- Category: The Nation
- Published on Saturday, December 11 2010 05:27
- Written by Rod Hughes
- Hits: 1102
Time was when rip currents were not the only hazard in swimming or surfing at Costa Rican beaches. Sea water contamination three decades ago meant that inadvertently gulping water or having an open cut could be hazardous to one's health.
But a recent study of 100 beaches, (most of them on popular tourist locations on the Pacific coast) by the National Water Laboratory showed 92 of them to have excellent water quality.
This happy situation is in great part due to the government's blue flag program, initiated when tourism climbed to be a top foreign exchange earner, accompanied by an explosion of resort construction, especially on the northern Pacific coast.
A beach losing its blue flag rating was a definite economic blow to tourism businesses and businessmen in beach communities soon leaned on developers and local residents to clean up their acts. At least one local beach community mustered its own residents into the fight, reports Costa Rica's leading Spanish-language paper, La Nacion.
At Corozalito beach near the Nicoya Peninsula community of Nandayure, concerned neighbors banded together eight years ago to clean up their beach, which was not only an environmental hazard but also one of those valuable egg-laying and hatching sites for endangered sea turtles.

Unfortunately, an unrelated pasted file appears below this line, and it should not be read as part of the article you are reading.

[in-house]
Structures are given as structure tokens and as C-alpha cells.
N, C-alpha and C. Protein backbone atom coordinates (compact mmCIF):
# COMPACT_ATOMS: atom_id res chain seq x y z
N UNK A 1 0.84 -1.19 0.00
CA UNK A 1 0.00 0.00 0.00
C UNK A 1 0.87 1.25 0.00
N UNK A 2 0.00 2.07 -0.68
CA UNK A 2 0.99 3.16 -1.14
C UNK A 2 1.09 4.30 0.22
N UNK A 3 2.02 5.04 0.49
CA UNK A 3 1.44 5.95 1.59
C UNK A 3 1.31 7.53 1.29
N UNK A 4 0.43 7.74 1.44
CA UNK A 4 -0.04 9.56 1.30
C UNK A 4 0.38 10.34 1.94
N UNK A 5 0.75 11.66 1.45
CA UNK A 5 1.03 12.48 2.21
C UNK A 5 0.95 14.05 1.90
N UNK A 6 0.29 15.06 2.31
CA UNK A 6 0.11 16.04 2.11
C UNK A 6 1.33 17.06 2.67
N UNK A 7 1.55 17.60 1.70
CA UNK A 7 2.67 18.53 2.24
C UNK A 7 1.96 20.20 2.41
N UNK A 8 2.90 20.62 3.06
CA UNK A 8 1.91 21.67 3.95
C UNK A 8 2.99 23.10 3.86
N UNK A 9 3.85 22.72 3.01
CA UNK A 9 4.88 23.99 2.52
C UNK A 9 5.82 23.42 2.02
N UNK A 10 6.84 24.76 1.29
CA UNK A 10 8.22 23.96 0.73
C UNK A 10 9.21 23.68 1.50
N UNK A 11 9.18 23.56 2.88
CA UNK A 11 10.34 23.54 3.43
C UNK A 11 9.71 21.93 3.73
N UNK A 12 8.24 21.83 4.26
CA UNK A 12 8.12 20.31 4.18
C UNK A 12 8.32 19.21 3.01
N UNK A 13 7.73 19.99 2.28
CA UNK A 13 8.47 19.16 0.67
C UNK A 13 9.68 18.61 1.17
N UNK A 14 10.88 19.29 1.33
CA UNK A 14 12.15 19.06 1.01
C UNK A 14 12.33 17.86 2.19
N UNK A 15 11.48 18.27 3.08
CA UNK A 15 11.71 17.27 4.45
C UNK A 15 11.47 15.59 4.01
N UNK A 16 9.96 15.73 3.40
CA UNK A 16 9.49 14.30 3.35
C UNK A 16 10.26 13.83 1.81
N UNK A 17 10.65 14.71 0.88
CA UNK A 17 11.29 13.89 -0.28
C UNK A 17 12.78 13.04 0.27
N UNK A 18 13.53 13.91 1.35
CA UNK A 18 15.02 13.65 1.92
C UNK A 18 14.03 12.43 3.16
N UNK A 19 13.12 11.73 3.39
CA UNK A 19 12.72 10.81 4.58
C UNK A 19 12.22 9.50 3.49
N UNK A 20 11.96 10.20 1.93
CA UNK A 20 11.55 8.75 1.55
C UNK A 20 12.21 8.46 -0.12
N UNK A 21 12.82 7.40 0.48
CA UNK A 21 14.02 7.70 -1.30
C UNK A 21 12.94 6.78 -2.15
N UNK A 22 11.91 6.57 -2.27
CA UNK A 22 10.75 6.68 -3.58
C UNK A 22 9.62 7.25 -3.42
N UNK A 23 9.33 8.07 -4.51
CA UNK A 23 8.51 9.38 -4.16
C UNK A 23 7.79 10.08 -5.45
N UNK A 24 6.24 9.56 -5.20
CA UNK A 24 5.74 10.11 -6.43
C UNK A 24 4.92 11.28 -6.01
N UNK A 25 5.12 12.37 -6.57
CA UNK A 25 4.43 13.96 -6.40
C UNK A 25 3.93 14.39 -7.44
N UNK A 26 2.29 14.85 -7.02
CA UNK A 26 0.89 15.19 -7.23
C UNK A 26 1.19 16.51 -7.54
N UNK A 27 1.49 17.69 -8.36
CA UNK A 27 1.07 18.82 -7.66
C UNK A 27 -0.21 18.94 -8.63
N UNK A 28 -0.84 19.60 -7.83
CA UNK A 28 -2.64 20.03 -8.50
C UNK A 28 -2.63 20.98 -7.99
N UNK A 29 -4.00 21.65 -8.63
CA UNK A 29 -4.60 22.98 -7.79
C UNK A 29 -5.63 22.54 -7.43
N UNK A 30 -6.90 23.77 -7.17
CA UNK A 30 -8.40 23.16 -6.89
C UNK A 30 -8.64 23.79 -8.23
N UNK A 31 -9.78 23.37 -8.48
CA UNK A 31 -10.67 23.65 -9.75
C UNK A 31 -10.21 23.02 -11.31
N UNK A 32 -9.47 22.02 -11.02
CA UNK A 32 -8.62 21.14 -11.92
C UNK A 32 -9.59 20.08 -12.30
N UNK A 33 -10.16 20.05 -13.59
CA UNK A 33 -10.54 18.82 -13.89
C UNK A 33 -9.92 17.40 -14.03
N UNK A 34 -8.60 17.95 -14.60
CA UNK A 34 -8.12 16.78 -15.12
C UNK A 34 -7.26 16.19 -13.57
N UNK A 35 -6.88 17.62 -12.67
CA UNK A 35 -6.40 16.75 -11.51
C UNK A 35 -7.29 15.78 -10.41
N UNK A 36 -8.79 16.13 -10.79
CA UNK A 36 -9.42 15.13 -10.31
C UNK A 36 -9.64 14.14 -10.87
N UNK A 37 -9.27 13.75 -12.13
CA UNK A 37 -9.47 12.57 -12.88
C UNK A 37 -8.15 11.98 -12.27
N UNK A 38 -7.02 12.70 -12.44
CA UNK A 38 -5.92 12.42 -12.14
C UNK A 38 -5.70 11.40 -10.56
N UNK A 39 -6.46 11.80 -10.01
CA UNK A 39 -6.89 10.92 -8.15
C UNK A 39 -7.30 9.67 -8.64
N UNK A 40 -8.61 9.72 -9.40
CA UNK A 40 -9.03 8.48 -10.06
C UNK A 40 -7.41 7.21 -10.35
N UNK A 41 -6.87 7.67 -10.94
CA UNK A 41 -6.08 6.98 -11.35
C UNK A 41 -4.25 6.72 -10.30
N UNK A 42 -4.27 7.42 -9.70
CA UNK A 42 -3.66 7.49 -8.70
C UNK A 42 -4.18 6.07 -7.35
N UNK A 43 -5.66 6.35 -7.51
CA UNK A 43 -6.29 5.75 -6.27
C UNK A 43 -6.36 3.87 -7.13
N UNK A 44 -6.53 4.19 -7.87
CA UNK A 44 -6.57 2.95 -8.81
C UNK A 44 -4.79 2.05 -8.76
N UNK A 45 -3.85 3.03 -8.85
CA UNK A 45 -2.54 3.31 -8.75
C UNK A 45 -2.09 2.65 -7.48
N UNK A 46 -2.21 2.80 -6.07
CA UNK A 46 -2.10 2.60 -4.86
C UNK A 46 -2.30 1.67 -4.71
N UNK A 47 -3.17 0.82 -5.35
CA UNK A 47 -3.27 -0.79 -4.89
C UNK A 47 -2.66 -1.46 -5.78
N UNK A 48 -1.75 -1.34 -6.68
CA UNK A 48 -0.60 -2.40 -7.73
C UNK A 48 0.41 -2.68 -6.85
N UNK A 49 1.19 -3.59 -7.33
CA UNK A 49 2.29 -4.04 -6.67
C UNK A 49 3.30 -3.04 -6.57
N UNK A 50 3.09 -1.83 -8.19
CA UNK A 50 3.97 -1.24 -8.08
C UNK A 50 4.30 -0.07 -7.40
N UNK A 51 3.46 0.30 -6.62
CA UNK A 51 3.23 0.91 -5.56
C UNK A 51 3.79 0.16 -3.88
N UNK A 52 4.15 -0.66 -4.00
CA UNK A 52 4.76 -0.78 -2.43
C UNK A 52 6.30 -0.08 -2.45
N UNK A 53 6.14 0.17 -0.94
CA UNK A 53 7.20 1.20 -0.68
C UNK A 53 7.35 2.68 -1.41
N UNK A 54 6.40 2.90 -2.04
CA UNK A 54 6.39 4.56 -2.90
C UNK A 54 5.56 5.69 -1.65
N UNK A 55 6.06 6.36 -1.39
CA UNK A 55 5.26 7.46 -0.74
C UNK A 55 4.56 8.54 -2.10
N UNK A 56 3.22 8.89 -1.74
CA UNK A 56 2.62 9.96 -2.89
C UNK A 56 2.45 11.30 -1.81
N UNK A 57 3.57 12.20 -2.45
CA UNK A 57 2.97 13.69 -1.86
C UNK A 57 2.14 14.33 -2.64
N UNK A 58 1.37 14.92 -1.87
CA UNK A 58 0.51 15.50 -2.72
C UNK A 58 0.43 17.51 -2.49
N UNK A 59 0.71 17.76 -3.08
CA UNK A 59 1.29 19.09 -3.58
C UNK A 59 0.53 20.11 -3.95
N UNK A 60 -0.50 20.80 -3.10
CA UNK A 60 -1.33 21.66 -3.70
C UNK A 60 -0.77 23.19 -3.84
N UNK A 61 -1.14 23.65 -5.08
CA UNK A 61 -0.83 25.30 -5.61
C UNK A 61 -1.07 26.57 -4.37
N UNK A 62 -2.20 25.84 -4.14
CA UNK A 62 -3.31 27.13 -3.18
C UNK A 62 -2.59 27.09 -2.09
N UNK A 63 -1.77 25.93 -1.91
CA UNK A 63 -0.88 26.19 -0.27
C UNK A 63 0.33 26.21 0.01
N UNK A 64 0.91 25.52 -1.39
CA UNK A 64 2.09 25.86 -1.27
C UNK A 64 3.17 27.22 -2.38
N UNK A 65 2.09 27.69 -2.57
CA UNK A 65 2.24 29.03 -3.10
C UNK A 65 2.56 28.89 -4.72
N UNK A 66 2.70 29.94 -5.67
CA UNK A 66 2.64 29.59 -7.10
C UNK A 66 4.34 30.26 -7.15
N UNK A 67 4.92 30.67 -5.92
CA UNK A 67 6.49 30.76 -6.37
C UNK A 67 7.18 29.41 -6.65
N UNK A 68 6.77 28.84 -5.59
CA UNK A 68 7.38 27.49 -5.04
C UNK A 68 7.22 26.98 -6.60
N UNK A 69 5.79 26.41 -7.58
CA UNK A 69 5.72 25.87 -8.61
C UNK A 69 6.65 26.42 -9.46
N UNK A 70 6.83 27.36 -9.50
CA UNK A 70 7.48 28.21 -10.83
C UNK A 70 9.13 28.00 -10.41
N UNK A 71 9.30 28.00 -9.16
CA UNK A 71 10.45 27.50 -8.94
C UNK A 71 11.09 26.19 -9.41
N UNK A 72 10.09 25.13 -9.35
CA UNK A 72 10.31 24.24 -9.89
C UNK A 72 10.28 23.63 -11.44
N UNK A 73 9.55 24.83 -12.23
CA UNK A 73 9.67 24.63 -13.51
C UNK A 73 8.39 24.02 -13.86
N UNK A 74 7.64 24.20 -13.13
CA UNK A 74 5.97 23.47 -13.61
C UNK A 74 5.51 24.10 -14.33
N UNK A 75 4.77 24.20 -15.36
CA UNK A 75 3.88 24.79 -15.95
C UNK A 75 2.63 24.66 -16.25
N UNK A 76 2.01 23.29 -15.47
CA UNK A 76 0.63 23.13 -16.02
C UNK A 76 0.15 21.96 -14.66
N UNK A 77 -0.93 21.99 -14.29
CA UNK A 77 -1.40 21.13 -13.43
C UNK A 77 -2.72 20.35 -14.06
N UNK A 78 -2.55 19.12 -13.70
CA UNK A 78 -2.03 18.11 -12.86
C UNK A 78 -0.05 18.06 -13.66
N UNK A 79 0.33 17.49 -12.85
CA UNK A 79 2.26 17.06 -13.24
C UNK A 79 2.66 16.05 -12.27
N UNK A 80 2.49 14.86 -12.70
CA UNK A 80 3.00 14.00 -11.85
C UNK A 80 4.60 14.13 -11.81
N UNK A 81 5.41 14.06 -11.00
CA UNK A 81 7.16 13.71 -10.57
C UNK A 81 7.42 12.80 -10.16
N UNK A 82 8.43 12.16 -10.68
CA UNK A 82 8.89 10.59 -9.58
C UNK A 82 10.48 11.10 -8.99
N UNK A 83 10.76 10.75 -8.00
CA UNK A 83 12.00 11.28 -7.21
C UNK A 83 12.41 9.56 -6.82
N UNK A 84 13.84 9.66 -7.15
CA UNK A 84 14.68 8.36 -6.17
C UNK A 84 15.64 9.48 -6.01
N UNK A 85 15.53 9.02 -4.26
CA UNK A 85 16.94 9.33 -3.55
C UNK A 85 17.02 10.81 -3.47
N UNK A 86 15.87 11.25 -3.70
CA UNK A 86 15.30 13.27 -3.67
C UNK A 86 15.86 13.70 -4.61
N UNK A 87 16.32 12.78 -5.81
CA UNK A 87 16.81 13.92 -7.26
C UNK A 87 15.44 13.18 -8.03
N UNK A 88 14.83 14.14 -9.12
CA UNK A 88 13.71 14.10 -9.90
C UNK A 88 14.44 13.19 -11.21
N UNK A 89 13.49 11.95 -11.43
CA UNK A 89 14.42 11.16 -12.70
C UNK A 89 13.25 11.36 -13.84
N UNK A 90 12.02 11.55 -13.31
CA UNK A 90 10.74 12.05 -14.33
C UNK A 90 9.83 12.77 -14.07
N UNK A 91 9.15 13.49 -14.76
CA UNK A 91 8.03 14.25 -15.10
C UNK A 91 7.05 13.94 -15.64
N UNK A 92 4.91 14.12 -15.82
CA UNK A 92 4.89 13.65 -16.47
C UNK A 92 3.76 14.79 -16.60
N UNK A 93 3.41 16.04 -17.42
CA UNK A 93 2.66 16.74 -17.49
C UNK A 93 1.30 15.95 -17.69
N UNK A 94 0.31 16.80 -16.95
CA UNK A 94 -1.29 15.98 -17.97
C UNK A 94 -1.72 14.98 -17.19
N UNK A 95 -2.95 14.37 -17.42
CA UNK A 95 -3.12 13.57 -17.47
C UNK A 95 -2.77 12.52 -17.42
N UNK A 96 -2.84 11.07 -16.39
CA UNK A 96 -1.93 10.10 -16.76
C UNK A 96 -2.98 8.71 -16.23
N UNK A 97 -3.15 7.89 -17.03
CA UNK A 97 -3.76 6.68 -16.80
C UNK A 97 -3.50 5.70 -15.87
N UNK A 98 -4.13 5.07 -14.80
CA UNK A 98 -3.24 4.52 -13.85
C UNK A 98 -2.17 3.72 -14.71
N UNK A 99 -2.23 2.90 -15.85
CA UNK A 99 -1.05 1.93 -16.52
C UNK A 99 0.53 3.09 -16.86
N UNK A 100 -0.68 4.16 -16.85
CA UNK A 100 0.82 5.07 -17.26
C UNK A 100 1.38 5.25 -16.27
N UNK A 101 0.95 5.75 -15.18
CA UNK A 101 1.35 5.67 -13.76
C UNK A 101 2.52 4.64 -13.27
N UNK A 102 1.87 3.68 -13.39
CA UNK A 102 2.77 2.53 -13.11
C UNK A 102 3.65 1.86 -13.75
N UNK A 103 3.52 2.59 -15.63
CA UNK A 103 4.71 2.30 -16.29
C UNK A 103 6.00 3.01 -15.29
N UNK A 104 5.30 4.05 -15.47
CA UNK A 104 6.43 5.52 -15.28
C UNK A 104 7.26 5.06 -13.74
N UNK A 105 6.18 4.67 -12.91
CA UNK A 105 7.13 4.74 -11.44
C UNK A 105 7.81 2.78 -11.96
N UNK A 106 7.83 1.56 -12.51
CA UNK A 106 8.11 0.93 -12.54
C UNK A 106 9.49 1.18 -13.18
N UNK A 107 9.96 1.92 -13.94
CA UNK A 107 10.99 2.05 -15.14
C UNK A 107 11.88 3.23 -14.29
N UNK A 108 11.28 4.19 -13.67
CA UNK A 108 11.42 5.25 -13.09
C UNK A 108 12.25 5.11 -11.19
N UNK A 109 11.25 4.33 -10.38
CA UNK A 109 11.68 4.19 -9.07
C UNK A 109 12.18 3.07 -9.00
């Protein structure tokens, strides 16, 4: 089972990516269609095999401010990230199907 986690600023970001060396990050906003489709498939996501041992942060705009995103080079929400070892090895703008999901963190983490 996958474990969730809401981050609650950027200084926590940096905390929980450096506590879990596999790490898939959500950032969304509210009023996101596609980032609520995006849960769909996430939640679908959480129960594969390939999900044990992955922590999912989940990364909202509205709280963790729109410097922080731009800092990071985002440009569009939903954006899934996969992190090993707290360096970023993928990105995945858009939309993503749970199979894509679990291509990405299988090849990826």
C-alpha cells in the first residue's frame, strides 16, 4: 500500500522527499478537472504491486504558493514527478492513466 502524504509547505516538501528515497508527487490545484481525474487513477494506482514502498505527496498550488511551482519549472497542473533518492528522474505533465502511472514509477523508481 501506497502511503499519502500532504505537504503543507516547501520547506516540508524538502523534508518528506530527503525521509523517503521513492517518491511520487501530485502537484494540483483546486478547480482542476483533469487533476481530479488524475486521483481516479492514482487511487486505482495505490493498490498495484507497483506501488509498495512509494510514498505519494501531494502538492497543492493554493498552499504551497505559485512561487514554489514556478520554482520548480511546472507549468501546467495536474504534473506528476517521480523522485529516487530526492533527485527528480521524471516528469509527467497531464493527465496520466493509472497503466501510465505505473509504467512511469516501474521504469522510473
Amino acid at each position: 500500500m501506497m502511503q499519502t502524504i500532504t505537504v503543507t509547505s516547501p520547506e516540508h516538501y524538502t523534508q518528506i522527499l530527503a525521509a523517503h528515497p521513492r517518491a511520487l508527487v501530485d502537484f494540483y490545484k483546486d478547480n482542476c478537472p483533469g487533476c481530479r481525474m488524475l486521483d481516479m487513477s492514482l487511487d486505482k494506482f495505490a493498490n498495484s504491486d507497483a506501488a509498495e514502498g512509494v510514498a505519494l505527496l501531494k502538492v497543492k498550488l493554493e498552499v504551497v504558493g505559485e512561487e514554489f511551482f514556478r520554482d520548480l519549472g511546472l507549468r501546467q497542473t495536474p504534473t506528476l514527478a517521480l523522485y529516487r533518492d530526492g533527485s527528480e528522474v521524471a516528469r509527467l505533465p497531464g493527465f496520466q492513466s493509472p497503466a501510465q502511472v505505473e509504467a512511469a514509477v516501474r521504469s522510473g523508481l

So they formed an association (Asoveco) and, with the guidence of international ecology prize winner Randall Arauz and his Pretoma organization, got to work cleaning up. They even enlisted the aid of foreign tourists staying at hotels and tourist cabins in the area to help protect the eggs and hatchling turtles.
Today, not only is the water sea water clean but as many as 150 turtles visit the sands during a single night during egg-laying season. Asoveco has even made sure that no lights can be seen on the beach because that disorients the turtles.
In fact, there are few buildings near the beach, which aided in preventing sewage contamination, still a major villain in non-blue flag areas, This is now absent at Corozalito. But residents still cannot rest on their laurels--they are watching construction of a hotel whose developers are accused of cutting a mangrove wetland at the beach.
Now, the bad news about the water study: Untested are 300 more beaches around the coastline that are classed by the Costa Rican Tourism Institute (ICE) as being "of tourism interest." The work is cut out for the Water Lab, a dependency of the National water and Sewer (A y A) agency...